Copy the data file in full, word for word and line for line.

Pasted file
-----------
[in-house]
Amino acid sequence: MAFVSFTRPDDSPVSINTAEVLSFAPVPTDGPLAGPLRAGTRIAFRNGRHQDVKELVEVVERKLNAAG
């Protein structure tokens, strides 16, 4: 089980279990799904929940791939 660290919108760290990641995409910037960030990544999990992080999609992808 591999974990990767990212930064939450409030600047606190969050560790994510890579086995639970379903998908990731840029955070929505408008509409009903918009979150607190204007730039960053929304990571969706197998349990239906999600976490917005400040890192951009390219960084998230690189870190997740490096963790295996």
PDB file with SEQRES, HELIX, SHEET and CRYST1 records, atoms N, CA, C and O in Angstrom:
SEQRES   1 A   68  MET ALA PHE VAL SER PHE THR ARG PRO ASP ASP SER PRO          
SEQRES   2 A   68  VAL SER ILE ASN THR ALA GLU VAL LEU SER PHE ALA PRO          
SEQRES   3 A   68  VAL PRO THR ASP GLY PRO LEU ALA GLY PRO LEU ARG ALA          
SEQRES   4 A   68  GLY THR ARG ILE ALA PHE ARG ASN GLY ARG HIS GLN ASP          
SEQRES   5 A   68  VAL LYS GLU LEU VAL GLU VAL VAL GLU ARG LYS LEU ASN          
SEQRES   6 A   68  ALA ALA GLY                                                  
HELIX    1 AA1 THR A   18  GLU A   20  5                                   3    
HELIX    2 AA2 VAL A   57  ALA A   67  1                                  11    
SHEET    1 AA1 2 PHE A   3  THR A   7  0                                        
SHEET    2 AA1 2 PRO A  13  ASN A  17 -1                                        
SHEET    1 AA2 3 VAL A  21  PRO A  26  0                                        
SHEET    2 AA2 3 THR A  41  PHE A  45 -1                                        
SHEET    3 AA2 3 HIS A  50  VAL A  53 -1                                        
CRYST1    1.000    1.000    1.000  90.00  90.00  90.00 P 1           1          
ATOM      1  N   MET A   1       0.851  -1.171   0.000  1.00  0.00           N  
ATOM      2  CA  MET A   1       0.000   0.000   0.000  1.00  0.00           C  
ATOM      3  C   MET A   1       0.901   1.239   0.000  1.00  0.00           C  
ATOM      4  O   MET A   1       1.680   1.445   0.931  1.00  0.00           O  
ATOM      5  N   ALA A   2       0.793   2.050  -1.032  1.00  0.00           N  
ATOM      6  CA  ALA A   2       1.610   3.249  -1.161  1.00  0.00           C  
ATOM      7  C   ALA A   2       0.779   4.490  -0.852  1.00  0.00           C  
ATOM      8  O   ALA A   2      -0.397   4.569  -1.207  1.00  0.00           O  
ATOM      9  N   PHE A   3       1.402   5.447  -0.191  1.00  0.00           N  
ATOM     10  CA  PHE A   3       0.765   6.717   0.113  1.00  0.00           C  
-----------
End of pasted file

[in-house]
Amino acid sequence: MAFVSFTRPDDSPVSINTAEVLSFAPVPTDGPLAGPLRAGTRIAFRNGRHQDVKELVEVVERKLNAAG
């Protein structure tokens, strides 16, 4: 089980279990799904929940791939 660290919108760290990641995409910037960030990544999990992080999609992808 591999974990990767990212930064939450409030600047606190969050560790994510890579086995639970379903998908990731840029955070929505408008509409009903918009979150607190204007730039960053929304990571969706197998349990239906999600976490917005400040890192951009390219960084998230690189870190997740490096963790295996």
PDB file with SEQRES, HELIX, SHEET and CRYST1 records, atoms N, CA, C and O in Angstrom:
SEQRES   1 A   68  MET ALA PHE VAL SER PHE THR ARG PRO ASP ASP SER PRO          
SEQRES   2 A   68  VAL SER ILE ASN THR ALA GLU VAL LEU SER PHE ALA PRO          
SEQRES   3 A   68  VAL PRO THR ASP GLY PRO LEU ALA GLY PRO LEU ARG ALA          
SEQRES   4 A   68  GLY THR ARG ILE ALA PHE ARG ASN GLY ARG HIS GLN ASP          
SEQRES   5 A   68  VAL LYS GLU LEU VAL GLU VAL VAL GLU ARG LYS LEU ASN          
SEQRES   6 A   68  ALA ALA GLY                                                  
HELIX    1 AA1 THR A   18  GLU A   20  5                                   3    
HELIX    2 AA2 VAL A   57  ALA A   67  1                                  11    
SHEET    1 AA1 2 PHE A   3  THR A   7  0                                        
SHEET    2 AA1 2 PRO A  13  ASN A  17 -1                                        
SHEET    1 AA2 3 VAL A  21  PRO A  26  0                                        
SHEET    2 AA2 3 THR A  41  PHE A  45 -1                                        
SHEET    3 AA2 3 HIS A  50  VAL A  53 -1                                        
CRYST1    1.000    1.000    1.000  90.00  90.00  90.00 P 1           1          
ATOM      1  N   MET A   1       0.851  -1.171   0.000  1.00  0.00           N  
ATOM      2  CA  MET A   1       0.000   0.000   0.000  1.00  0.00           C  
ATOM      3  C   MET A   1       0.901   1.239   0.000  1.00  0.00           C  
ATOM      4  O   MET A   1       1.680   1.445   0.931  1.00  0.00           O  
ATOM      5  N   ALA A   2       0.793   2.050  -1.032  1.00  0.00           N  
ATOM      6  CA  ALA A   2       1.610   3.249  -1.161  1.00  0.00           C  
ATOM      7  C   ALA A   2       0.779   4.490  -0.852  1.00  0.00           C  
ATOM      8  O   ALA A   2      -0.397   4.569  -1.207  1.00  0.00           O  
ATOM      9  N   PHE A   3       1.402   5.447  -0.191  1.00  0.00           N  
ATOM     10  CA  PHE A   3       0.765   6.717   0.113  1.00  0.00           C  